Paulding voters countywide and in two cities chose to keep familiar faces in office and a longstanding sales tax in place in elections today, Nov. 5.
Voters countywide renewed a Special Purpose Local Option Sales Tax for educational purposes for five more years in unofficial results from the election. The tax has been in place since 1997.
Hiram voters elected a current city council member as its new mayor, and placed the current mayor in a council seat.
Dallas voters, meanwhile, re-elected their mayor to a seventh term and chose two incumbent city council members over their challengers.
However, only about 6% of registered voters cast ballots in the referendum on renewal of the 1% sales tax for education. And only about 9% of registered voters cast ballots in the Hiram and Dallas elections for mayor and city council seats.
They also cast their ballots on almost 200 new voting machines as part of a test of Georgia's new Dominion Voting Systems equipment.
The vote was 4,880 for renewal and 1,941 against renewal and keeps the current 1% sales tax in place for an additional five years through 2026.
The tax can produce up to $120 million — though $113 million is projected to be raised, Paulding school district officials said.
The money is set to fund new Paulding County School District construction and renovations to school buildings and pay off bond debt left over from past construction.
Voters also approved a $30 million bond issuance to begin construction immediately on a new middle school in northeast Paulding and additions and renovations to existing schools in other parts of the county.
Longtime incumbent James Kelly Jr. received 400 votes to turn back a challenge from Brian Hardin who received 293 votes for an at-large city council seat representing the entire city.
Incumbent Leah Kirby Alls received 383 votes to narrowly defeat Ryan Ayers, who received 313, for the city council’s Ward 3 seat.
Mayor Boyd Austin was unopposed for re-election to a seventh term.
Dallas businesswoman Narda Konchel had qualified to challenge Austin but the Georgia Supreme Court rejected her appeal to delay the election after the Paulding Superior Court and county Elections Board ruled that she be disqualified because she could not prove a required one-year residency in the city to hold the office.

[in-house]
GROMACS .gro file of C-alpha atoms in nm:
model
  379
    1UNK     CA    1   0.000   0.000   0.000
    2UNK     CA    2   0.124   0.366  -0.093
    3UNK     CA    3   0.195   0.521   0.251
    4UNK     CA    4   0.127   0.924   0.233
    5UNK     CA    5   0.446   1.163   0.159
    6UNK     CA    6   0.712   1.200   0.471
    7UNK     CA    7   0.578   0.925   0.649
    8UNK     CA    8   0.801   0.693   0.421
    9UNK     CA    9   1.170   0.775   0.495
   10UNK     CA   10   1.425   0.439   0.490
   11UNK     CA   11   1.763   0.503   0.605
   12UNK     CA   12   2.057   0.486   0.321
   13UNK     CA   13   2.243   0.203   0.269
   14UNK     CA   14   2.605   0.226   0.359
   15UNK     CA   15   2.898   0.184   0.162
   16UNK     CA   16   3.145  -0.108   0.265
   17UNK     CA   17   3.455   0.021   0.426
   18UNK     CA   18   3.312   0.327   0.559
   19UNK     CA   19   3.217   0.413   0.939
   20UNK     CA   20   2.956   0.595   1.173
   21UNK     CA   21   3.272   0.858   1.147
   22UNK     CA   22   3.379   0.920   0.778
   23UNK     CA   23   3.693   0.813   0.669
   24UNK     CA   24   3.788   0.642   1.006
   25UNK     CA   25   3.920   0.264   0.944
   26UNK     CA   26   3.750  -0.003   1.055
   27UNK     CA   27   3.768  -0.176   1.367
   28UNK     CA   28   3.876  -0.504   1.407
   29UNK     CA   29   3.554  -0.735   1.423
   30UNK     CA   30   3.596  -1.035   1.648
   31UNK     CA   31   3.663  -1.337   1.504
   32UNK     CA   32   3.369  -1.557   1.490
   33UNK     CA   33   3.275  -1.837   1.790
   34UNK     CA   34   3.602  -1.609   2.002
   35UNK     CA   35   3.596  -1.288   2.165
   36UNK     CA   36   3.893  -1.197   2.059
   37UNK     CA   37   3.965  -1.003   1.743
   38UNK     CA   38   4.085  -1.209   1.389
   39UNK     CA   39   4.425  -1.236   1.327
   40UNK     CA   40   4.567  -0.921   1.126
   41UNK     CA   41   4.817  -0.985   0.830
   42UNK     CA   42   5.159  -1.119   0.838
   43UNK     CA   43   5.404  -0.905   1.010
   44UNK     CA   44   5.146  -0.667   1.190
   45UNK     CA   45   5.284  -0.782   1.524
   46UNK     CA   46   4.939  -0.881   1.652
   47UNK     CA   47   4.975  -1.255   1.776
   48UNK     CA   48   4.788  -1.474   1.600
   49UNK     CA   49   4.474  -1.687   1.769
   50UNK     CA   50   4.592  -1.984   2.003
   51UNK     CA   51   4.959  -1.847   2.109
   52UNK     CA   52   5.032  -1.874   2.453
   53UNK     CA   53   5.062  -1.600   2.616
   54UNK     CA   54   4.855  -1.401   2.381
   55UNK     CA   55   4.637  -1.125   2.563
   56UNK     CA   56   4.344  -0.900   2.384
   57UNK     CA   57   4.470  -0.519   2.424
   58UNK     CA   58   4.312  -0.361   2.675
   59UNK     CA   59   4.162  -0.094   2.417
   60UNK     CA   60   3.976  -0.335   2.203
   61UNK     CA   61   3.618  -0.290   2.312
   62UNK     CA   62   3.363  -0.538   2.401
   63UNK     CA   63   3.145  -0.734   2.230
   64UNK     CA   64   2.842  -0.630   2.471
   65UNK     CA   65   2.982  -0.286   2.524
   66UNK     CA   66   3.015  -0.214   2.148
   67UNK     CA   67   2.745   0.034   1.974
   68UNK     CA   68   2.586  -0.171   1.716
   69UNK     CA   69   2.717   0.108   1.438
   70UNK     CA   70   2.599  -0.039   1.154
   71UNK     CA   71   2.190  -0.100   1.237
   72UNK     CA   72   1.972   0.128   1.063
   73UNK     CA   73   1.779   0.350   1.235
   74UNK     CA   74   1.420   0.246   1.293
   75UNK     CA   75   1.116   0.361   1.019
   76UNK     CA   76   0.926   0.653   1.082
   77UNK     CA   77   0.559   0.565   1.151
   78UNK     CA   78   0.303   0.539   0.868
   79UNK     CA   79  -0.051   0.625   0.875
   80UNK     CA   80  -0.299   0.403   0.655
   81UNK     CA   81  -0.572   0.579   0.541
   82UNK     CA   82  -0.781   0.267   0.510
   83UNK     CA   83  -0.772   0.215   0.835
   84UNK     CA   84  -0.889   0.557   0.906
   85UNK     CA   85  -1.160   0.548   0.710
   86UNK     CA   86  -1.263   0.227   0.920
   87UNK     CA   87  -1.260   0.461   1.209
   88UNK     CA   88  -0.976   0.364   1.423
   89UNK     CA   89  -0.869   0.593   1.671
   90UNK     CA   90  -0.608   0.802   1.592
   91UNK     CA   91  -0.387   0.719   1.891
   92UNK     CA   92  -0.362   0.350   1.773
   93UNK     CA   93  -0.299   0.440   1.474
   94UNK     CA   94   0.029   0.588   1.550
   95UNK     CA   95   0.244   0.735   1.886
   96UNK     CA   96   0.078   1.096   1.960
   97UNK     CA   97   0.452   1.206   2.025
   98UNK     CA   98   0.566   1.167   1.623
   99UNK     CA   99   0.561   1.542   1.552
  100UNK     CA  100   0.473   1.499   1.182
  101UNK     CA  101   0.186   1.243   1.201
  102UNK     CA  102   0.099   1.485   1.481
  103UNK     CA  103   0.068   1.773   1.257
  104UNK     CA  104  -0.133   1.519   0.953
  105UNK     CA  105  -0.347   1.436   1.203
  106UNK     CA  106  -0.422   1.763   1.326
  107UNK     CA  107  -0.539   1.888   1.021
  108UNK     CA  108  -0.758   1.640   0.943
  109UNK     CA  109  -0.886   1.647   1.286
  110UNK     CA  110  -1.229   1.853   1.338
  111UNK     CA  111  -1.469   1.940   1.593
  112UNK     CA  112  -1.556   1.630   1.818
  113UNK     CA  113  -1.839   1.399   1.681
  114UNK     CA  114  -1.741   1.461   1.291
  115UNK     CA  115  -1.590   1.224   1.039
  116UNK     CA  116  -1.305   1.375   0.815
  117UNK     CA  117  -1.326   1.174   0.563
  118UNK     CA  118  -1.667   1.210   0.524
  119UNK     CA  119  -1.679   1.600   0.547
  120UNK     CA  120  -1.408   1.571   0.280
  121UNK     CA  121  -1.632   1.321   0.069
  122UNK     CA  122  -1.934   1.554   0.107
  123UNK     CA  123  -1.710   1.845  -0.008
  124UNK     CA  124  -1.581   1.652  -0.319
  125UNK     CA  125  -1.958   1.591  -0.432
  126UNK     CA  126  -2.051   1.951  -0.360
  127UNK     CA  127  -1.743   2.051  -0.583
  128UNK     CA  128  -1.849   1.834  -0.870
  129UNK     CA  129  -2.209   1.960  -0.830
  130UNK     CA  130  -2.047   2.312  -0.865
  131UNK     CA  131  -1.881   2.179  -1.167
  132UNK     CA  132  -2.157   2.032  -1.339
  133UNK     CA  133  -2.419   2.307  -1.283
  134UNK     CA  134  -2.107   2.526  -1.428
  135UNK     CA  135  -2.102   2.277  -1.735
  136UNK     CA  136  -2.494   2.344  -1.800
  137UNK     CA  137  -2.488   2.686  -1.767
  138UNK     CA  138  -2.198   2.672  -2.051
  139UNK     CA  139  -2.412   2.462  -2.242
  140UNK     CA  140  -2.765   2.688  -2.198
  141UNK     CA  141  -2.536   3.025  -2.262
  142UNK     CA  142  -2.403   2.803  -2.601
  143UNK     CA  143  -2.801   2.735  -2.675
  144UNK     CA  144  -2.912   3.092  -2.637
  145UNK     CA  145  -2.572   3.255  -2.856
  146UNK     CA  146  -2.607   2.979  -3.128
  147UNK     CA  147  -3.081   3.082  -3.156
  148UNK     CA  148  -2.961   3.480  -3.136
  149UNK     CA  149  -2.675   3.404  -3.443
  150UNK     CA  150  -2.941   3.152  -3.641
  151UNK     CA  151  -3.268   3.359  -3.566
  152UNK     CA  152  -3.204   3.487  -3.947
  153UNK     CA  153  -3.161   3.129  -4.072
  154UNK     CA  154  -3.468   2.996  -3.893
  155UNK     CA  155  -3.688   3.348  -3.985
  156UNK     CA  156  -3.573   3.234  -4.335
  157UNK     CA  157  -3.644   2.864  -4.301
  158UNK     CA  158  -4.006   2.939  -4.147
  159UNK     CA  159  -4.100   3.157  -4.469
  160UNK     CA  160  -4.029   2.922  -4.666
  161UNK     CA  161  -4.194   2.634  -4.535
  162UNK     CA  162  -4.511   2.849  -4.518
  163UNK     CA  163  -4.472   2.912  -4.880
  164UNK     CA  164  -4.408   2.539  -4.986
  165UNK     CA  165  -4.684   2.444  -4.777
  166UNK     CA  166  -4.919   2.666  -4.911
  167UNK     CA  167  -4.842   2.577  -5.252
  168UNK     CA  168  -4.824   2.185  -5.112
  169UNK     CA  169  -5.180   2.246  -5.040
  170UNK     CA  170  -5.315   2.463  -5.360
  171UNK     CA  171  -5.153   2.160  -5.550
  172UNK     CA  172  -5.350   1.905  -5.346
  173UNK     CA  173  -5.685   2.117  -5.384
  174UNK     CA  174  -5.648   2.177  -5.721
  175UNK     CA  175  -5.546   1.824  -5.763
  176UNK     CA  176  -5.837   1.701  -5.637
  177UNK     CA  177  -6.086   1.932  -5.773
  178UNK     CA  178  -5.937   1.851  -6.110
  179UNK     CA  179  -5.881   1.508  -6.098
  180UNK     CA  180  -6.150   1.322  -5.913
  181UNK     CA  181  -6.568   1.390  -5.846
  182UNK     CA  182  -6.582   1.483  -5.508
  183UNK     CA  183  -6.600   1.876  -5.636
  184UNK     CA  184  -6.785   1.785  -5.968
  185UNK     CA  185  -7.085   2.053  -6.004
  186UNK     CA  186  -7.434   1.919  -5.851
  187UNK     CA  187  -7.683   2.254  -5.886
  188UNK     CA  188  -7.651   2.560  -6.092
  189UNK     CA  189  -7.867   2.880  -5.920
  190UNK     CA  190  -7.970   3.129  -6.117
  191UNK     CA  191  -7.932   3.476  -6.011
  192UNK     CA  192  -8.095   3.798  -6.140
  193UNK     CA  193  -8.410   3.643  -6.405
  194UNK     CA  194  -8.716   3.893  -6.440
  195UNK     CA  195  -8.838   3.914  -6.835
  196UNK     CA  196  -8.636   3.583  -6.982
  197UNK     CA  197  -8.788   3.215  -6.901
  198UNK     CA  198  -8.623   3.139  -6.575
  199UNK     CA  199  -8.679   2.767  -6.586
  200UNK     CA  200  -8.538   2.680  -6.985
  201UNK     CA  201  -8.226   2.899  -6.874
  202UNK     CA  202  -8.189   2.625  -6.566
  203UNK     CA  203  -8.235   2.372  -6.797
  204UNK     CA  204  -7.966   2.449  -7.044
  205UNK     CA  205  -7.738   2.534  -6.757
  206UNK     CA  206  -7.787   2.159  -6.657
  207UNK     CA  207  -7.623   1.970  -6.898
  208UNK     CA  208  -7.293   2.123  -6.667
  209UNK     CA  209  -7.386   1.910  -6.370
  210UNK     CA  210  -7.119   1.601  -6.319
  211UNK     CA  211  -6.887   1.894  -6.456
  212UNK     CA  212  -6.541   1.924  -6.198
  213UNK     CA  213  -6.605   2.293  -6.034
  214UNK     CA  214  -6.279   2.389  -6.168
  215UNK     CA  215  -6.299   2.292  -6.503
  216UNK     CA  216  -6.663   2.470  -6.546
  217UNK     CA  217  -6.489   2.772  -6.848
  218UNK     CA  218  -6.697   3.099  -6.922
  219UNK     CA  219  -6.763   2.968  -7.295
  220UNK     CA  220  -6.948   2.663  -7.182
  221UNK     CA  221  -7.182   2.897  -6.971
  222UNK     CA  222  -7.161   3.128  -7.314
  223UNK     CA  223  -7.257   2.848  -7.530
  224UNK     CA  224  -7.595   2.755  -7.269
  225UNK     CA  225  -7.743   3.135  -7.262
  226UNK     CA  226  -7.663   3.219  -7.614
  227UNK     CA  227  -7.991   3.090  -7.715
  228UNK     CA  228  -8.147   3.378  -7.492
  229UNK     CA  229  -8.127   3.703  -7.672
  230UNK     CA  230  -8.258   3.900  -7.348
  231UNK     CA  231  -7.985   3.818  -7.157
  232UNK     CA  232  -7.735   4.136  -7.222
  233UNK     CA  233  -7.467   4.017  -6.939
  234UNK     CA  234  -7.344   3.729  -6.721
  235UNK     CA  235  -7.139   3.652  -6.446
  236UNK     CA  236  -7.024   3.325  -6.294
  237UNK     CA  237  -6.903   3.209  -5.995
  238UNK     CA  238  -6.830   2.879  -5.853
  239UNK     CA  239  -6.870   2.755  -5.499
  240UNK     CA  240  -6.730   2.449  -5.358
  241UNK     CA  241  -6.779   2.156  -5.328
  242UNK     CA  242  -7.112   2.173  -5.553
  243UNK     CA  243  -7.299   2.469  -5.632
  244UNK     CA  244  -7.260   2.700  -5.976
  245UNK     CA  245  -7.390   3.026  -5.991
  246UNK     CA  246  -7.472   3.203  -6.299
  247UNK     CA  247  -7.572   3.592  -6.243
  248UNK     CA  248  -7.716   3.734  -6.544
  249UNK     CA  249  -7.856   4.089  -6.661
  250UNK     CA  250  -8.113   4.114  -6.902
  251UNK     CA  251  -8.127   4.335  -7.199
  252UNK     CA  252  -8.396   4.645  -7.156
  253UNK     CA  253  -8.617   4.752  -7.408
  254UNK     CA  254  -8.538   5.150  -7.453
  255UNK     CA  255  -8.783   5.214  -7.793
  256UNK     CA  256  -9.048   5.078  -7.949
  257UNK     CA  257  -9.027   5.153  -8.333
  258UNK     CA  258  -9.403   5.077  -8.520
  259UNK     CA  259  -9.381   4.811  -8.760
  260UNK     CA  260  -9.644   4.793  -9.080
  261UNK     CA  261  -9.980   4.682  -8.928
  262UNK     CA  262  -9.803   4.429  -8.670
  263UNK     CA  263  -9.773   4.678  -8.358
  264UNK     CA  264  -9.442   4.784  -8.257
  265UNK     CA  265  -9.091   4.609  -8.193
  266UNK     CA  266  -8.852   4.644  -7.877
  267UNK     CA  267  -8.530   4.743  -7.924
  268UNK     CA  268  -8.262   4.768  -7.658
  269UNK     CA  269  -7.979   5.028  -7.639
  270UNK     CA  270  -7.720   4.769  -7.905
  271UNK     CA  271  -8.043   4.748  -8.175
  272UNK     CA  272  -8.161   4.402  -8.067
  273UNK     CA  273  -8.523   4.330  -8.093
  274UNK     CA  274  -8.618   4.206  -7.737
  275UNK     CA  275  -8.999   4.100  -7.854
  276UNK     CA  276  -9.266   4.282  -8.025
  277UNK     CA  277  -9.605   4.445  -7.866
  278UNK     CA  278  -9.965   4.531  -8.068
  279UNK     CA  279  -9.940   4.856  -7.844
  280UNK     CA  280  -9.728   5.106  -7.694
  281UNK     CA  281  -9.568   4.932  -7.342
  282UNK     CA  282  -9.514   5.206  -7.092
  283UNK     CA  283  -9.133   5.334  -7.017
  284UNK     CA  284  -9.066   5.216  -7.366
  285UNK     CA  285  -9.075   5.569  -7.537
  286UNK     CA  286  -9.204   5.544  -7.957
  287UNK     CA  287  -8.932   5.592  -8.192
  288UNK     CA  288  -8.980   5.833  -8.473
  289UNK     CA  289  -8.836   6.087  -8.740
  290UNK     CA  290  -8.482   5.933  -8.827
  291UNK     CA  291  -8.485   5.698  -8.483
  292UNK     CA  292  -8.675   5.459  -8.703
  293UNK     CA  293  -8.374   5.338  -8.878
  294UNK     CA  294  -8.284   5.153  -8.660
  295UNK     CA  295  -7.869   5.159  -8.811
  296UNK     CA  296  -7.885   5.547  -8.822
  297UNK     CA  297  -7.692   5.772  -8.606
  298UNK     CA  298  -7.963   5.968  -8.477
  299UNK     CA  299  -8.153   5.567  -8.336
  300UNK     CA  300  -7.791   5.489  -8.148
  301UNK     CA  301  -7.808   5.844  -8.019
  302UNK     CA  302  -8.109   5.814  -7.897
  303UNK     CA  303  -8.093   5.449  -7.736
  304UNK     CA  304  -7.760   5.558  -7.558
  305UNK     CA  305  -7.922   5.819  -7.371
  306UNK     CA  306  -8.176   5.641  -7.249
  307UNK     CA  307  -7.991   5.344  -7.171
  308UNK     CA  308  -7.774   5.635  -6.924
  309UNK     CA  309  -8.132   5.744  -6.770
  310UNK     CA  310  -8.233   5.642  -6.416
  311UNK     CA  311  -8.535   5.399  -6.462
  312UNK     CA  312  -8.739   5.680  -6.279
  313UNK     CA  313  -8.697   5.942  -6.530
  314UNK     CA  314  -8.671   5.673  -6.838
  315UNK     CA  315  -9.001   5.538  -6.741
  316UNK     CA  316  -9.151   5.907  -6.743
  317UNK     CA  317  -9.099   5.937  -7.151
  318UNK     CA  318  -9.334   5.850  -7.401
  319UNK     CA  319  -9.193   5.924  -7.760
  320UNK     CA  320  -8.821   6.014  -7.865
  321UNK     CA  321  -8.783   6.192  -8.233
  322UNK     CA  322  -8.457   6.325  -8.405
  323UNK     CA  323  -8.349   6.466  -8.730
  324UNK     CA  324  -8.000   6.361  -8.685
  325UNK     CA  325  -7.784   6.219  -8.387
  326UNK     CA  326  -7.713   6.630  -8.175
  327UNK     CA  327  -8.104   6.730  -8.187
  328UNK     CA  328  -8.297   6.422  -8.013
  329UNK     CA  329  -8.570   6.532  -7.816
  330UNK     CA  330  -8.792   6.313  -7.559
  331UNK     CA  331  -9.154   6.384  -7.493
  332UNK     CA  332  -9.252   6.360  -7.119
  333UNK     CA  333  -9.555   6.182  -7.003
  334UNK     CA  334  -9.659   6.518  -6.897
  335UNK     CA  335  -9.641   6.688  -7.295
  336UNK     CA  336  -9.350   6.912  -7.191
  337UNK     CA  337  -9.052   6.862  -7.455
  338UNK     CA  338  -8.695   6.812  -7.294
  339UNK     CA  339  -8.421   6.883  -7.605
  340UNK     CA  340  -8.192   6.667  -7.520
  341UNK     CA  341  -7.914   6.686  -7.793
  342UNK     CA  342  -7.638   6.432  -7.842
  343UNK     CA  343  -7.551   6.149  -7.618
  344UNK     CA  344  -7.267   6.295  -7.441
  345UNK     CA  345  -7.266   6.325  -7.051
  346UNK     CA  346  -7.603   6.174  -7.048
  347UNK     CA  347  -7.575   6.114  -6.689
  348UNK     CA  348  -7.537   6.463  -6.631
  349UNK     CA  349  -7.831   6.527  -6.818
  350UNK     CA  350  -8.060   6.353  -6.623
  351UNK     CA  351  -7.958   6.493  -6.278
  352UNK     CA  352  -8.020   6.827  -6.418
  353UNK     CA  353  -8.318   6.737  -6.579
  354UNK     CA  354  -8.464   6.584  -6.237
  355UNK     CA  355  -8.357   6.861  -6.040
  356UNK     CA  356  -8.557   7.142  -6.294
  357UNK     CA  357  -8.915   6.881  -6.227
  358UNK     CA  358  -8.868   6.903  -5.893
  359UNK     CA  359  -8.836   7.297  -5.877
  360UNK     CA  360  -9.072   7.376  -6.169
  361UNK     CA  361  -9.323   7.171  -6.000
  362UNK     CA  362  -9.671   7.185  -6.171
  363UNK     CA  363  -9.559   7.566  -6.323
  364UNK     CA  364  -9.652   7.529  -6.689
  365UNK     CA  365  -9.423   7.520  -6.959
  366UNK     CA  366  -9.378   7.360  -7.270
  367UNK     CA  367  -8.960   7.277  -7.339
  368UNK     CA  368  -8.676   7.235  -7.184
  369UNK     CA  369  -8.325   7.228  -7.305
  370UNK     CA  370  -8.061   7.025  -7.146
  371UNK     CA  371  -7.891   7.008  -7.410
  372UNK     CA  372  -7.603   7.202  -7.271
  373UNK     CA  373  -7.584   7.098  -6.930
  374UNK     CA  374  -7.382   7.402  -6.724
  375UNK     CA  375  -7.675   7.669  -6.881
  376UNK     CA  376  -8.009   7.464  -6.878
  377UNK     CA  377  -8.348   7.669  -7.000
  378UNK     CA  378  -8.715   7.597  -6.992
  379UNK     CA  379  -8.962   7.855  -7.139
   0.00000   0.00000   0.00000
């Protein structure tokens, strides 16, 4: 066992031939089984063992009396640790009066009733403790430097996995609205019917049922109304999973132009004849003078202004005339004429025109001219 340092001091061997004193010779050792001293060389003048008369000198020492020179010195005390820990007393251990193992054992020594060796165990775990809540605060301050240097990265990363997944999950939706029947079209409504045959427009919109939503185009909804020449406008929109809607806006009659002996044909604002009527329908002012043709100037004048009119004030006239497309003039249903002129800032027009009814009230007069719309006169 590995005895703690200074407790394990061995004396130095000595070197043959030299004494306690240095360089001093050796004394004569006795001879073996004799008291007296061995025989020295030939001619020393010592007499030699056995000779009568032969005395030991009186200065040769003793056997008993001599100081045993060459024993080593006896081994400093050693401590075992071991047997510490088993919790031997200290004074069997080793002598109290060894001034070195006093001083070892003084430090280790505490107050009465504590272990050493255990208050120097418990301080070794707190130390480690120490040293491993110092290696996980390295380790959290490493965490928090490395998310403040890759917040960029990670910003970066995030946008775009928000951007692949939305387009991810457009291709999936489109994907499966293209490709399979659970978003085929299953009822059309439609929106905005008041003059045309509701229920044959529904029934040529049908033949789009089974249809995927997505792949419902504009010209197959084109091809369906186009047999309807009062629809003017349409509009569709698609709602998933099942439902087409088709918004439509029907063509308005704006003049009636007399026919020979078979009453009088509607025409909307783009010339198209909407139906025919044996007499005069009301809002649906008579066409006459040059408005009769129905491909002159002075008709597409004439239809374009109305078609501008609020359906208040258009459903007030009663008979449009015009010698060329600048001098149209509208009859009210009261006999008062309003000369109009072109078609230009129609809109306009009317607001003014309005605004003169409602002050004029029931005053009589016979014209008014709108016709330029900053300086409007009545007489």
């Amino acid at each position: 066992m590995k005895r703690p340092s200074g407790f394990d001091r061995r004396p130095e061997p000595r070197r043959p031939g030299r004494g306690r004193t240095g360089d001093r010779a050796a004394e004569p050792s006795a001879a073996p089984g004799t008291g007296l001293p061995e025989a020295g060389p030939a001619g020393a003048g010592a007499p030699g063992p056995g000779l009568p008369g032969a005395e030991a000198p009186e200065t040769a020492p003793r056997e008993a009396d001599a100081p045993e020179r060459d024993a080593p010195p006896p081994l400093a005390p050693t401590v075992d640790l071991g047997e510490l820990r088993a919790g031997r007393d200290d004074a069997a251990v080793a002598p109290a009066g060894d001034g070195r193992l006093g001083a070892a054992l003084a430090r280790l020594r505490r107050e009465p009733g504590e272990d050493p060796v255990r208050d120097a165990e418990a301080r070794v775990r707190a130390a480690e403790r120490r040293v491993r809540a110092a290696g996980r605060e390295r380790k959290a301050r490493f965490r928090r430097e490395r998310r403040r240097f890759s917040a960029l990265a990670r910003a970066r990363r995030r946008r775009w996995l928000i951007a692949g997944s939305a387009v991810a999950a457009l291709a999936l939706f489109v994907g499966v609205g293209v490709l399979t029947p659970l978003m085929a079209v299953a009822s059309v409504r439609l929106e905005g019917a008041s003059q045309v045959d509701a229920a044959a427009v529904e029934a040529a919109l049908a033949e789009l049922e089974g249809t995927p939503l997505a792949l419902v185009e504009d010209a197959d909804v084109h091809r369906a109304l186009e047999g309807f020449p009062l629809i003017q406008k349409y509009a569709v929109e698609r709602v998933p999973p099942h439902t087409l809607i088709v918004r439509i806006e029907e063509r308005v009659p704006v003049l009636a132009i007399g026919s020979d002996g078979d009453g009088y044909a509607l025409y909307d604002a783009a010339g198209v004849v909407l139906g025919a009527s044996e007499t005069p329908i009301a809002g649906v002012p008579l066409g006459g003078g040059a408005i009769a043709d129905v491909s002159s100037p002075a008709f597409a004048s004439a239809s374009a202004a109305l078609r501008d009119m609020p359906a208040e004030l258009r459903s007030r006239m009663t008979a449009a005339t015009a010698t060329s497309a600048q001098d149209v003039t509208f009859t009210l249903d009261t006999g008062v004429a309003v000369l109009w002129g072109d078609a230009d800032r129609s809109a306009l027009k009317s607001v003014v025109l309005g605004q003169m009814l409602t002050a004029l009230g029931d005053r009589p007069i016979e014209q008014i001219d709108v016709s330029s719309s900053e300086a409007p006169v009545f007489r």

Council incumbents Michael Cason of Ward 2 and Jim Henson of Ward 4 were unopposed for re-election.
City Councilman Frank Moran edged Daniel Blount Jr. by 16 votes for the mayor’s seat.
Moran received 135 votes and Blount 119 votes.
He will switch seats with Teresa Philyaw, who sought election to city council rather than re-election to a second term as mayor.
Philyaw was elected without opposition to Moran’s council Post 1 seat. Incumbent Kathy Bookout was re-elected to a third term in the council’s Post 2 seat.
Hiram voters also voted 166 to 95 to allow restaurants inside the city to begin serving alcohol at 11 a.m. rather than 12:30 p.m. on Sundays.
The election featured the new Dominion Voting Systems machines the Secretary of State’s office is testing in Paulding and five other counties this year before using them statewide in Georgia’s Presidential Preference Primary in March 2020.
The county already has received 480 new machines for future elections and will use 198 in Tuesday's election, said election supervisor Deidre Holden.
Voters in the sales tax referendum either cast their ballots at any of three advance voting sites Oct. 14 to Nov. 1, or at 17 assigned polling locations today, Nov. 5.
They replaced former voting locations used in the 2018 elections.